It's the dream life

Peter Lund, formerly CEO of CBS, teams up with self-help guru Tony Robbins to build an online audience of people who want to be their best.

By Damien Cave

Published June 19, 2000 6:00PM (EDT)

Peter Lund doesn't sound like he has left television for the wild, wild Web. When I spoke to the former CEO of CBS Inc., he was captivated by the "amazing" ratings of his former employer's new hit "Survivor." Needless to say, this was off-topic, but then again, the show -- in which 16 people are marooned on an island and must regularly vote to kick someone off -- is beginning to look like a pretty good metaphor for the online habitat that Lund recently entered. Indeed, each week we watch as one Internet company is challenged to eat grubs in public while backing out of its IPO and another is booted right out of the new economy.

Yet, with optimism appropriate to his task, Lund is bullish about his new company, Dreamlife, the self-help portal founded by personal improvement coach and infomercial star Anthony (Tony) Robbins. The site offers chats with spiritual celebs like Shirley MacLaine, courses on everything from "Fitness for Absolute Beginners" to how to "Sell Your Screenplay the Hollywood Way" and member discussions with suggested topics like "How to Be a Better Lover." Several dozen "experts" help run subsites devoted to subjects like "Money & Finance" or "Creativity & Fun." And Dreamlife has partnered with other personal development organizations like the Learning Channel to expand its offerings. In short, the site has something for everyone who wants to learn how to become his or her best self.

Lund says he's not a devotee of Robbins, the author of books like "Awaken the Giant Within: How to Take Immediate Control of Your Mental, Emotional, Physical & Financial Destiny!" and the "Time of Your Life" 10-cassette time management course." But Lund, who worked his way up the TV and radio ranks for decades before he got the top slot at CBS, is eager to try his hand at building an online audience.

How did you get involved with Tony Robbins? Have you attended his seminars? Read his books?

I've read the books, but I haven't been to the seminars.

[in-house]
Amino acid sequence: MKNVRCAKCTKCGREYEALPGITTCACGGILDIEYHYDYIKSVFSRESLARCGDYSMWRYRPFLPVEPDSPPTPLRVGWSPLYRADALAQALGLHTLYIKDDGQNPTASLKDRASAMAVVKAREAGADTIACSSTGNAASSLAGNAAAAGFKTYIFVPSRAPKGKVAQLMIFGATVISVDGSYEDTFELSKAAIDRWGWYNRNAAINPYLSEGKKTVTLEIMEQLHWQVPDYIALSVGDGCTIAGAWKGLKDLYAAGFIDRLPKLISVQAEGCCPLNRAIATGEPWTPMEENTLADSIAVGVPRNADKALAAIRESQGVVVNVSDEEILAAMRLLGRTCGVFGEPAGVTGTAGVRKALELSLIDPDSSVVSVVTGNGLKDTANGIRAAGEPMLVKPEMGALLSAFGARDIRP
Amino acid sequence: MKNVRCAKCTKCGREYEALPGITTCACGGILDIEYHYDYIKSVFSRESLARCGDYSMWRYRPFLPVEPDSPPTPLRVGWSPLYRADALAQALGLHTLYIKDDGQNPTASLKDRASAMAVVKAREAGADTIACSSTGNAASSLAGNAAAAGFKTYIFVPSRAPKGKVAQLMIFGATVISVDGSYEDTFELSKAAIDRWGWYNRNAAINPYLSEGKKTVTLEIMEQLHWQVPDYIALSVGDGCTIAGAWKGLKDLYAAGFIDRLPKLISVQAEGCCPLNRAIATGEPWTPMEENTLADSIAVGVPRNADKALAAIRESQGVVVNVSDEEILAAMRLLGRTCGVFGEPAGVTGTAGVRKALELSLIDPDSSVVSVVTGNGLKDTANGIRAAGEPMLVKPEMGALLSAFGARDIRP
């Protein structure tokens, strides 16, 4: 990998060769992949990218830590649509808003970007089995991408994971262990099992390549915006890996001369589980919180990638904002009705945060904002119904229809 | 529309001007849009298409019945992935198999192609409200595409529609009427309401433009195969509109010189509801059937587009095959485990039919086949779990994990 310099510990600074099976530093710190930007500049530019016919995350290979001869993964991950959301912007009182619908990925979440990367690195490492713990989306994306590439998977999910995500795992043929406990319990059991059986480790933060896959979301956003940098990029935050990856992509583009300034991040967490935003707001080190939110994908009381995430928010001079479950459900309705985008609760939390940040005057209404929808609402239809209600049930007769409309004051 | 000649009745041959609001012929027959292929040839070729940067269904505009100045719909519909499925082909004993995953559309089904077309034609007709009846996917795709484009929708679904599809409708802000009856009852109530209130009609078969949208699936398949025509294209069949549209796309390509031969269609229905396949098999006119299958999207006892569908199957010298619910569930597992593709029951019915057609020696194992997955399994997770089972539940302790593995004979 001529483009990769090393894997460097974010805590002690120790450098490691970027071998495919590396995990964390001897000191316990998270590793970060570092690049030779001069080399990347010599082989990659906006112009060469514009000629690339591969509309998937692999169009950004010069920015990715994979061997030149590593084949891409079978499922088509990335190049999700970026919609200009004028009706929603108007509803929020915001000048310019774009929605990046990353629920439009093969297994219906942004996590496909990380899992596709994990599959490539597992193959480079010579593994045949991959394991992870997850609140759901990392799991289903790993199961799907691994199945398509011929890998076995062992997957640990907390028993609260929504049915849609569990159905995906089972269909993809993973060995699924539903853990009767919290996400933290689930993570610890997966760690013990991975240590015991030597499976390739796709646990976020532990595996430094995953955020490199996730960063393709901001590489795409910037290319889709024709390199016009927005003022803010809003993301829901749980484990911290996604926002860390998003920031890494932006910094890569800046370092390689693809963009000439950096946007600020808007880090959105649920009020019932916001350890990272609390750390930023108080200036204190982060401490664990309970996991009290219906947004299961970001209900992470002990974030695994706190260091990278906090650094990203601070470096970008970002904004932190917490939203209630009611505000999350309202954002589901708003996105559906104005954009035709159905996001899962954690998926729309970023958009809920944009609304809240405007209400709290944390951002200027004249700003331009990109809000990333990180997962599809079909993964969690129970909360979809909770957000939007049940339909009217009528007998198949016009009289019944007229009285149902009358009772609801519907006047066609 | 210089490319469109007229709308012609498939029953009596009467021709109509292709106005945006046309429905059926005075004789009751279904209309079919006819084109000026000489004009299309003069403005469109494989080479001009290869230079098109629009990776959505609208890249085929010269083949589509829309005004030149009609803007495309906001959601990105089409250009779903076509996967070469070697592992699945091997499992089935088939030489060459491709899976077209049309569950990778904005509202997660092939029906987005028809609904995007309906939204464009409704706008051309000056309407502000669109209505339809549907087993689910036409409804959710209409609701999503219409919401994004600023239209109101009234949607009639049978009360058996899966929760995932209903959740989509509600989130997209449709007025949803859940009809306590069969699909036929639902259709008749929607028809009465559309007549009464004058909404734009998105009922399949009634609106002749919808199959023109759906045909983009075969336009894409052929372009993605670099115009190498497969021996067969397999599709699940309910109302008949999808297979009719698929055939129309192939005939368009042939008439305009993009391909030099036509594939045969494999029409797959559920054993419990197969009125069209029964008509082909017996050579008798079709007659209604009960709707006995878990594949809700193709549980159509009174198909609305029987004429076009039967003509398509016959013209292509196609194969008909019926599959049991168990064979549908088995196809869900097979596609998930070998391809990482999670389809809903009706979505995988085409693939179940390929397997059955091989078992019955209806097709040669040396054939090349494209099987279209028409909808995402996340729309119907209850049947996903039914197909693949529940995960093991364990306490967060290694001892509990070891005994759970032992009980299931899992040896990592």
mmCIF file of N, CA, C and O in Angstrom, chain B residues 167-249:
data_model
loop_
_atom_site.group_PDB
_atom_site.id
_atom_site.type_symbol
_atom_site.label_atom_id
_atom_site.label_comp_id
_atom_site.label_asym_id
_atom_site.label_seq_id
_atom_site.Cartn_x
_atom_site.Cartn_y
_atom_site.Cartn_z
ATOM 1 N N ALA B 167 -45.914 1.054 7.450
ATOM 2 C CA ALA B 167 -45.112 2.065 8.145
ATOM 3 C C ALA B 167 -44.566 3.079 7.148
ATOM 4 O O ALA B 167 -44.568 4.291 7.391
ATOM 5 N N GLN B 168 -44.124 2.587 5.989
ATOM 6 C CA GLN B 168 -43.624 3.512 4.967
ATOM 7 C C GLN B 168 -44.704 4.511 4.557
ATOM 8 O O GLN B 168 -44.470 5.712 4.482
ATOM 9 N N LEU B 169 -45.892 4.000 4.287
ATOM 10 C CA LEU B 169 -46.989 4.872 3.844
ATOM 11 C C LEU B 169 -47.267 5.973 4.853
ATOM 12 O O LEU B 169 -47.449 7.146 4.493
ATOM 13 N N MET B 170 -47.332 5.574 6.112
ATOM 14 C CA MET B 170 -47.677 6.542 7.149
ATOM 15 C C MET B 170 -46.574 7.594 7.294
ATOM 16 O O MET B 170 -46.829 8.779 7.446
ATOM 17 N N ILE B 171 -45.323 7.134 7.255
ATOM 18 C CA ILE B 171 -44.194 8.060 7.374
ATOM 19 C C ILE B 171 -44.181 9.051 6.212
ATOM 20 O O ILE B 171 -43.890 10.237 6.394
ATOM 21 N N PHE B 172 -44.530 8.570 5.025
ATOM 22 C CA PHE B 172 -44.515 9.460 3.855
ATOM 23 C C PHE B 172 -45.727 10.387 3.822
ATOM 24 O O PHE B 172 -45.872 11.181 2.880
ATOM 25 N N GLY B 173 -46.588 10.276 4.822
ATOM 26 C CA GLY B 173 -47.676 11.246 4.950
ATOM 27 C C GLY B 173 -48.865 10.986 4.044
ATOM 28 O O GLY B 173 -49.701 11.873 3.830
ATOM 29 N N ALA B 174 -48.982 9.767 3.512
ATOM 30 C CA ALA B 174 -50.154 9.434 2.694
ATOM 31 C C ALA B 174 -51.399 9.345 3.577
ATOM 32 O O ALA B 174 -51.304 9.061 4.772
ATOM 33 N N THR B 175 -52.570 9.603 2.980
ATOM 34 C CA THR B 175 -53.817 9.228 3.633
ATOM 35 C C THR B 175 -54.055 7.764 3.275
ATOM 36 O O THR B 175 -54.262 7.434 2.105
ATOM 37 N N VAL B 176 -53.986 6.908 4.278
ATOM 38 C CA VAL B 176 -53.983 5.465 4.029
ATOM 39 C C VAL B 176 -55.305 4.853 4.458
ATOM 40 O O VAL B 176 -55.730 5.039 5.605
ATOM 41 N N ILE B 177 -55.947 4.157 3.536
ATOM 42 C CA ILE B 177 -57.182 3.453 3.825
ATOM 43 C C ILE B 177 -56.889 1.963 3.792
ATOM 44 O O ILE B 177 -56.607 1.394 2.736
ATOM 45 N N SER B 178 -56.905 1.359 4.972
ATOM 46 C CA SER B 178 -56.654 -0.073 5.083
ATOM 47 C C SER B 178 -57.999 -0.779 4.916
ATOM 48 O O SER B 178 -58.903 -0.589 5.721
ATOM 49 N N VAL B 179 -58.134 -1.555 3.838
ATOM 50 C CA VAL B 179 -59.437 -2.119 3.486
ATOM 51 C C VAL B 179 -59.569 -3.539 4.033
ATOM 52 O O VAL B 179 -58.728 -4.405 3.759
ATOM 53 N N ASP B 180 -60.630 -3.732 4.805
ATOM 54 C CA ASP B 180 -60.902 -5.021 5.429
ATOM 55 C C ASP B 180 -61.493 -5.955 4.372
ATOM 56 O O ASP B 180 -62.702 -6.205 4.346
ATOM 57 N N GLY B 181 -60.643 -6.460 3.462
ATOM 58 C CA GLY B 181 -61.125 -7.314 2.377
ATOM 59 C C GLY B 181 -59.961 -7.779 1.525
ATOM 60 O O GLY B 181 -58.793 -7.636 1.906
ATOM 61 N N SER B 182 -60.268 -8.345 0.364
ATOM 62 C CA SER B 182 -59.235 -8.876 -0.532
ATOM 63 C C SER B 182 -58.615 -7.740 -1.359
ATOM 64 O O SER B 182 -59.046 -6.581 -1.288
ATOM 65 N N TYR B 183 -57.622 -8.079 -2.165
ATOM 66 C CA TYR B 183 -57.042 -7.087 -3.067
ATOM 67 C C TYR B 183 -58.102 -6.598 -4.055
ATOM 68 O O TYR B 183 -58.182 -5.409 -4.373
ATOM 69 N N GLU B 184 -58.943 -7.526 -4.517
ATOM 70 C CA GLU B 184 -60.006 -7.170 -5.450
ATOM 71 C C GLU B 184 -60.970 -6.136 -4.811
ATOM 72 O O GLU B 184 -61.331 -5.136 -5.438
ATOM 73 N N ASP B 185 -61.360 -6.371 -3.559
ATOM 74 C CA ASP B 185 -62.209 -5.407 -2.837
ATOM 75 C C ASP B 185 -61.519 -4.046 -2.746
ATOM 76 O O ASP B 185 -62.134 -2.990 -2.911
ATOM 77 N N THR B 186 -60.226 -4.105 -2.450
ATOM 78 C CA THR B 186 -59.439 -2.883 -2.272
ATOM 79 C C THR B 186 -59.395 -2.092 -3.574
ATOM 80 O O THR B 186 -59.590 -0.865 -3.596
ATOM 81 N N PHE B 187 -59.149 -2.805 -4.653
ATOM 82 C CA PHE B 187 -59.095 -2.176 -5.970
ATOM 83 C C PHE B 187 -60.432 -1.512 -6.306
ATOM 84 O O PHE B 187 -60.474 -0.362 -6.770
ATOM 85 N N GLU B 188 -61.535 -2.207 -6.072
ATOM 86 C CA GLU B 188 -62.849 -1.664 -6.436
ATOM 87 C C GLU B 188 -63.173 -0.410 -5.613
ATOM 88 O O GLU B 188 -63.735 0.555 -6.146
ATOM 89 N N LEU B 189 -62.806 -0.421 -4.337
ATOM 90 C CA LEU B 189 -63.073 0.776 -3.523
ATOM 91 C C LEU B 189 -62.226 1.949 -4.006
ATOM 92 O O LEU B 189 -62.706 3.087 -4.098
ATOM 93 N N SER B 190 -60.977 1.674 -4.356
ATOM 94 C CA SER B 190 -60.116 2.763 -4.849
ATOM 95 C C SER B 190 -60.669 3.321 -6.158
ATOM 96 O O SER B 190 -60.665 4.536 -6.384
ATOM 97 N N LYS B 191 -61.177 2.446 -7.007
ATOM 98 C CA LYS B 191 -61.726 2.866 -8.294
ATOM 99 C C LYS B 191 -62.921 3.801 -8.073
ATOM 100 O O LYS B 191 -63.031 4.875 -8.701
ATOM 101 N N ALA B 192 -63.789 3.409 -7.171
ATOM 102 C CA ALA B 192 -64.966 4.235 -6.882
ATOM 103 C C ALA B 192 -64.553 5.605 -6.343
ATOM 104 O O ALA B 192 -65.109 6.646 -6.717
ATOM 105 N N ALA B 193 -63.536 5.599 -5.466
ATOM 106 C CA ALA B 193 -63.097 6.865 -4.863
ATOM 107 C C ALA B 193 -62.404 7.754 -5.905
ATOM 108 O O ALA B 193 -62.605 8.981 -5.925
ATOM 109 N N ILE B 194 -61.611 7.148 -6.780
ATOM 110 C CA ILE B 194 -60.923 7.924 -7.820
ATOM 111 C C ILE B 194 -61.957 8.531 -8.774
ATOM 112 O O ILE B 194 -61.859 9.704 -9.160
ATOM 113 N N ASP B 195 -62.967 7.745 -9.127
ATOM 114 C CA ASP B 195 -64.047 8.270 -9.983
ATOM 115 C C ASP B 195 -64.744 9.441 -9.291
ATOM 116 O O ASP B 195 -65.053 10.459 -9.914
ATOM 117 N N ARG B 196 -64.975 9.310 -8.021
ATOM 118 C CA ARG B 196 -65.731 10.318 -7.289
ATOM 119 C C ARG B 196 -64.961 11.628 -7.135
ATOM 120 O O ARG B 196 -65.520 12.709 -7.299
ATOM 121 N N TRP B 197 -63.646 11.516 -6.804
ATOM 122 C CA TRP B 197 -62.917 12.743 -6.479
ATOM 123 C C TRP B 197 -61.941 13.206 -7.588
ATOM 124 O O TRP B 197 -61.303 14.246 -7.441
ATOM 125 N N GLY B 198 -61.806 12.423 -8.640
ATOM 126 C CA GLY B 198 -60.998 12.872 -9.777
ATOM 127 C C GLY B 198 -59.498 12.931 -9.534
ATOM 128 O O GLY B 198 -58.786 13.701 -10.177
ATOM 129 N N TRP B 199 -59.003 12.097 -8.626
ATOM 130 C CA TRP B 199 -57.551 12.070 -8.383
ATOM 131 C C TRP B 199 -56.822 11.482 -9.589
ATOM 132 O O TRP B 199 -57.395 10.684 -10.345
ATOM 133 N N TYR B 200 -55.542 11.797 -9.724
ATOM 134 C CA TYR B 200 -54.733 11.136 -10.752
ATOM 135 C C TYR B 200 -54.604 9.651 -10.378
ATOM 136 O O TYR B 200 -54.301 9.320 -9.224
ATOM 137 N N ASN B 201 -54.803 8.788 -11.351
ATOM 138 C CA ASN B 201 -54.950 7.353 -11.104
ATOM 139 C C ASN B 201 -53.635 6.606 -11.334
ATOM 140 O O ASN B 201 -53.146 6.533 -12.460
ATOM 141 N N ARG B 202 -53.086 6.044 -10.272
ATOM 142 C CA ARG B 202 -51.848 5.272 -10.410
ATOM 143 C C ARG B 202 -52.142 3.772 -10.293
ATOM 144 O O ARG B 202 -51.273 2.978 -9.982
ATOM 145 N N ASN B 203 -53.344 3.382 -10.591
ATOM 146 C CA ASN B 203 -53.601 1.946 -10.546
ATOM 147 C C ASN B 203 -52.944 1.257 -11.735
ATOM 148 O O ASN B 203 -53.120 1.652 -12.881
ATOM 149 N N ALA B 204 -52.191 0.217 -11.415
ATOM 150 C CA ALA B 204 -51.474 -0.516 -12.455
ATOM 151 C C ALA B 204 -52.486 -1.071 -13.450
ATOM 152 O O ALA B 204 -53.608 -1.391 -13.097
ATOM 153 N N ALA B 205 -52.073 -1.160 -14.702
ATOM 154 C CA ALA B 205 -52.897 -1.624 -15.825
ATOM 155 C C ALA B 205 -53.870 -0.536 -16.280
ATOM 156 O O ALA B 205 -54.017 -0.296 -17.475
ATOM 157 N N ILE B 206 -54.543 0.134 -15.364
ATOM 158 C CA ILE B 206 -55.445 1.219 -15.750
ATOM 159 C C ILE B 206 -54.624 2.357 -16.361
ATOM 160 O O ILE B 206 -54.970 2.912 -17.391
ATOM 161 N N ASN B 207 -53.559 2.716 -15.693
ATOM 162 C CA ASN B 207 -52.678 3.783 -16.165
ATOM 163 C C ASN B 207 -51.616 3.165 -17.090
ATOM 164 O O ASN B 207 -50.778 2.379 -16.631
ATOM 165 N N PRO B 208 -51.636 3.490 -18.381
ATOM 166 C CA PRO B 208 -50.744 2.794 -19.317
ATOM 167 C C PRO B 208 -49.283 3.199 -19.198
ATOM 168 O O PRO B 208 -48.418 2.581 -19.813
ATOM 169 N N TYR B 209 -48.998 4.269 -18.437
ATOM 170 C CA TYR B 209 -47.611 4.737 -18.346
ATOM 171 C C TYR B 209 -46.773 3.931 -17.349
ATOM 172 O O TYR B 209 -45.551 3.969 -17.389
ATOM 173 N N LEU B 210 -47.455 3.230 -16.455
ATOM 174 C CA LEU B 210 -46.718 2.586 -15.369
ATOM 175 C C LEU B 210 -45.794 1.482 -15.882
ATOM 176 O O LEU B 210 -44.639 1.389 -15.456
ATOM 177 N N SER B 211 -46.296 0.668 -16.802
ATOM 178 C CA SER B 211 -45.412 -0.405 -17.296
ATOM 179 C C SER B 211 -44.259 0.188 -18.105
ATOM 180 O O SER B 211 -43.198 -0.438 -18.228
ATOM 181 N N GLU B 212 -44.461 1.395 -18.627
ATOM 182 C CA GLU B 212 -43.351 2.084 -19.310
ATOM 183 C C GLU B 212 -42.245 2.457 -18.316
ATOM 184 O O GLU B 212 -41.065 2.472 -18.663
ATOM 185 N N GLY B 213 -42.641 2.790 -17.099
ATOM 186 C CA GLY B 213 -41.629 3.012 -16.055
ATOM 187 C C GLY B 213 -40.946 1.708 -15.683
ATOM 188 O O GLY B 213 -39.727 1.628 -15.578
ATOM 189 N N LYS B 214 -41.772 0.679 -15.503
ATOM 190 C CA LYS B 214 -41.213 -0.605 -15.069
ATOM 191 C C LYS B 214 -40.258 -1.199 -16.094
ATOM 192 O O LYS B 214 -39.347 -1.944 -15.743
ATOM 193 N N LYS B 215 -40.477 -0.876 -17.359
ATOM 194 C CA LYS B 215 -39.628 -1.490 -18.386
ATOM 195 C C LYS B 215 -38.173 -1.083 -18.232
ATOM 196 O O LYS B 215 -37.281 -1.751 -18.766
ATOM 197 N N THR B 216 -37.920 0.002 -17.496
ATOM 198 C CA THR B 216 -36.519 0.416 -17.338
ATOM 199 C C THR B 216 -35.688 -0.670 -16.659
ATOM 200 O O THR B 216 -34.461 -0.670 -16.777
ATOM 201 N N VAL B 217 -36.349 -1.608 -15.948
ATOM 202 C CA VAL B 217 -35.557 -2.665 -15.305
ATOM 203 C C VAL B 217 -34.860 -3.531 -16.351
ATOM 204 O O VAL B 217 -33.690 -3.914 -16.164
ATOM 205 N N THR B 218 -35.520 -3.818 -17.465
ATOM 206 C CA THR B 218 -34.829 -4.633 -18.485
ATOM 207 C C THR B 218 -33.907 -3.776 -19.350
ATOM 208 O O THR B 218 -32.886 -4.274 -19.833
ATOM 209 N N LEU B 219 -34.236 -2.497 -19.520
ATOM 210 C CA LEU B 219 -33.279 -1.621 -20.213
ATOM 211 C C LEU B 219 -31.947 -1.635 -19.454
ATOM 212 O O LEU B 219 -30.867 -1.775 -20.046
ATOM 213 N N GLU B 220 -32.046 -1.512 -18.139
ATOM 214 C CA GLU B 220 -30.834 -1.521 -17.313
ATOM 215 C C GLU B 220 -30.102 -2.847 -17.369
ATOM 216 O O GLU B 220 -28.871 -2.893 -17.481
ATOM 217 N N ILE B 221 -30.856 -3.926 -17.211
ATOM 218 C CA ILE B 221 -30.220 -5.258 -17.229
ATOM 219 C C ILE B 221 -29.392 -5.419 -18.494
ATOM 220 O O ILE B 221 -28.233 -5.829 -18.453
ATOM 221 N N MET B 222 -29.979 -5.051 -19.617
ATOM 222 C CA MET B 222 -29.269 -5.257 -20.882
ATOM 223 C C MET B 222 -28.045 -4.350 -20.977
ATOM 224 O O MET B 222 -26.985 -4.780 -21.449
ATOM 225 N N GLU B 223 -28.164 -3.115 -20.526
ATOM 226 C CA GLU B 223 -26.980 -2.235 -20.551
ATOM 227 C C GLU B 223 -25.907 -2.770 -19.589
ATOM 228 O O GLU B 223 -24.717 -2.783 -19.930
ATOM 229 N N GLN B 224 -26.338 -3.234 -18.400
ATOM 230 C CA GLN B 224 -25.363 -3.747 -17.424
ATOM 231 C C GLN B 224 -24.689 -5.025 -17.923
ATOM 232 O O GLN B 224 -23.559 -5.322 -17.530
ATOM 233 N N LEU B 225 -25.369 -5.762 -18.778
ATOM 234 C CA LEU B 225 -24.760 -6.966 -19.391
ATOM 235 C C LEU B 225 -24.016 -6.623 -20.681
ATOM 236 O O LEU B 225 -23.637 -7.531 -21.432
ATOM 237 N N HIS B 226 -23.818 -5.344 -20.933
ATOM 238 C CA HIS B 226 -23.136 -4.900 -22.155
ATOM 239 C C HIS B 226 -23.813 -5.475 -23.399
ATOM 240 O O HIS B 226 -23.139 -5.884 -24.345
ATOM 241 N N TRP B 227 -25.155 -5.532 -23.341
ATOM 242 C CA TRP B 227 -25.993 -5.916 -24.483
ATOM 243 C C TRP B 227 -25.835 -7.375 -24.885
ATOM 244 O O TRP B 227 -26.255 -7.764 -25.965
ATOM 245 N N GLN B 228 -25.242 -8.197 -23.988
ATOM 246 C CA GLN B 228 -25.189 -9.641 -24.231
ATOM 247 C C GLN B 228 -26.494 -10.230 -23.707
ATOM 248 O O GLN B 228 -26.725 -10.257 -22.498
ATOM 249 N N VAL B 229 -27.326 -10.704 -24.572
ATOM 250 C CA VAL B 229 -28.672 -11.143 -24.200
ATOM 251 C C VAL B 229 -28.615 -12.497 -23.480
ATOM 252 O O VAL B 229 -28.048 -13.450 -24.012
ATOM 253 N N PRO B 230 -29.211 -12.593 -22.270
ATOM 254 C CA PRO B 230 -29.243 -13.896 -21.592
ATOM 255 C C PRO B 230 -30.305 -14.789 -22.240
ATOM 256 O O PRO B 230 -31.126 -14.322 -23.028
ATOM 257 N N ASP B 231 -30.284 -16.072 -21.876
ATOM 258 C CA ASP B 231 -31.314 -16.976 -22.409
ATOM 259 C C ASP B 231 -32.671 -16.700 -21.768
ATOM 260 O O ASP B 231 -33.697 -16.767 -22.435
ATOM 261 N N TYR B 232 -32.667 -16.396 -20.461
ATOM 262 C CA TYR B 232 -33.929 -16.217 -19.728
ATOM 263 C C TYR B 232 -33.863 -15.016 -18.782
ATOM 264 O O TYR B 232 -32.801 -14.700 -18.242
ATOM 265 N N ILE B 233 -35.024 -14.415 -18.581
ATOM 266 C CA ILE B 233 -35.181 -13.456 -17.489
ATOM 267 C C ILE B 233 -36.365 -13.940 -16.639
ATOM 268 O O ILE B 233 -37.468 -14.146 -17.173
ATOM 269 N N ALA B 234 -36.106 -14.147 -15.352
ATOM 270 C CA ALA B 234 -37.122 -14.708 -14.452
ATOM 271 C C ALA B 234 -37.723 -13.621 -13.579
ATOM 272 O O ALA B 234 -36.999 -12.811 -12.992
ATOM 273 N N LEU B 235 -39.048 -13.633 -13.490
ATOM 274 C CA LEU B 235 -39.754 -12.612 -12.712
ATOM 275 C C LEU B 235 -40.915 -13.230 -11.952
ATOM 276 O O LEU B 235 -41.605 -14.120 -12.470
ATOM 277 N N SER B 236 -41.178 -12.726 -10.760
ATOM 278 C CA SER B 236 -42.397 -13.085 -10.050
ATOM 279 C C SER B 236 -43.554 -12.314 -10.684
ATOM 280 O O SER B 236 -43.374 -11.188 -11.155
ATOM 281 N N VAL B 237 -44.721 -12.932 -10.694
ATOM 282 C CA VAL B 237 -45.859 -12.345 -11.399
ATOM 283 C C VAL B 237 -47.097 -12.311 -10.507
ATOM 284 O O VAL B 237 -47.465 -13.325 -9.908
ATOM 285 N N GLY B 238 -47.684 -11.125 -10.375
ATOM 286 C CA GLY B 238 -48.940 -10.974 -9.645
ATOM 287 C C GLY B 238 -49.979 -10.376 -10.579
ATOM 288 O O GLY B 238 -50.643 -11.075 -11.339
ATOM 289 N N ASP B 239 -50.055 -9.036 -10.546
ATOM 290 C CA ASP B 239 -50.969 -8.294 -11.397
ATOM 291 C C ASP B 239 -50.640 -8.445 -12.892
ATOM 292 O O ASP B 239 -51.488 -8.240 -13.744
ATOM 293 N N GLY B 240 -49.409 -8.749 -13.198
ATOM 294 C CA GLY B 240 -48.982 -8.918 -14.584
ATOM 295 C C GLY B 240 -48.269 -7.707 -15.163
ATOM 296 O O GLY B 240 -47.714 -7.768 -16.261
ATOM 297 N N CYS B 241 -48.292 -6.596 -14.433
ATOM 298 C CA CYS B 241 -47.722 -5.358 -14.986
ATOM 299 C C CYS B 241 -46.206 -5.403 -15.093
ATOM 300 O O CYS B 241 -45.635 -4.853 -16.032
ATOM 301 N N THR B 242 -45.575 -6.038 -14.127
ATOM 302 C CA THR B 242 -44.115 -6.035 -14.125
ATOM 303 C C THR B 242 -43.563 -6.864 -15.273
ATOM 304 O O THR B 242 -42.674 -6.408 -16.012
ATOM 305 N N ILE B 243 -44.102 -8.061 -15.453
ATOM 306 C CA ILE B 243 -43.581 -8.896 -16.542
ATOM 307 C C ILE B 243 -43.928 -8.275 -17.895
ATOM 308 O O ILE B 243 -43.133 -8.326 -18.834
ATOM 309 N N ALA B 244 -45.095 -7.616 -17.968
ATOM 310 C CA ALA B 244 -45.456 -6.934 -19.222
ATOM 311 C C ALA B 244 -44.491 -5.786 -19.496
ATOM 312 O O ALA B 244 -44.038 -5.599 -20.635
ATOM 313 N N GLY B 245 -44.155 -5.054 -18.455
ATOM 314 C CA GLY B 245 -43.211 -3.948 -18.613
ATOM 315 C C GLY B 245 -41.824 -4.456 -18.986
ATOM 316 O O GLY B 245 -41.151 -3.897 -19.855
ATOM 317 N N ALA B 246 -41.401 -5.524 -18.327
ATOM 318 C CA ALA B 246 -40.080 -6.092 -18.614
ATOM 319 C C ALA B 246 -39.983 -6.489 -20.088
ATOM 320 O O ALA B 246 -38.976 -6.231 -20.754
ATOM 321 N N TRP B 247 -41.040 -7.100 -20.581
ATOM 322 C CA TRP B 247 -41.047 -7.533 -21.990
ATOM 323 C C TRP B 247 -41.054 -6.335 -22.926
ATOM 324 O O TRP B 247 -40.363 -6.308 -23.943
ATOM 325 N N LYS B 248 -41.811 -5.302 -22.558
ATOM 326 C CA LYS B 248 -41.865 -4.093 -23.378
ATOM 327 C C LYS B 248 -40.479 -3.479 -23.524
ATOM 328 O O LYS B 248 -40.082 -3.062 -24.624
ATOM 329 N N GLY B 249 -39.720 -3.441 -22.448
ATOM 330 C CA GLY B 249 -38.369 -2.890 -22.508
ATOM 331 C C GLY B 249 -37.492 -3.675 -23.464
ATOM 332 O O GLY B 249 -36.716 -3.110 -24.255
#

Why do you think there's such a demand for these self-improvement programs?

I don't have a smart answer for you. But it's everywhere you look. Everything from "I want to look better, I want to feel better, I want to be smarter, I want to be a better person" -- it certainly is part of the landscape. It's always been there, and with the communication tools that we have in this era, it's more possible to access it now.

What's your relationship to Tony Robbins? What will his role be with you as CEO?

First, I would say that Tony and I are friends. We've known each other now for almost two years, and while it started out as a business relationship, it's now both a business relationship and a friendship.

Tony is three things to this company: chairman of the board, the largest shareholder in this company and our most important content provider. So anything I do here that is different or any changes I make that are critical -- I've told Tony that I'll keep him informed.

That's really all Tony wants. Tony's a busy guy.

I have to say, when Tony comes on TV, most people I know laugh. He's just so ubiquitous: What do you make of his presence?

Everybody of Tony's stature, everybody who's a star like that, always worries about saturation -- am I on too much? Am I in too many places? The first thing that comes to my mind is Brent Mussberger. Back in the days when I was running CBS Sports, we had Brent on too many things. He was everywhere: He was on "NFL Today," he was on NCAA basketball, he was everyplace. It was a problem and it was our fault because we let Brent become overexposed.

So I suppose that's always a worry. But the fact of life is that Tony's in such demand. They're not holding any seminars or running any television programs that people don't want to watch. So it's always a difficult prospect to figure out when you're sort of at the edge of overexposure.

But ultimately, the personal improvement market is huge. That's one of the things that we looked at as a board. We said, "My God, it's a $6 billion market now, and it's going up by 20 percent every couple of years." So it's a huge marketplace.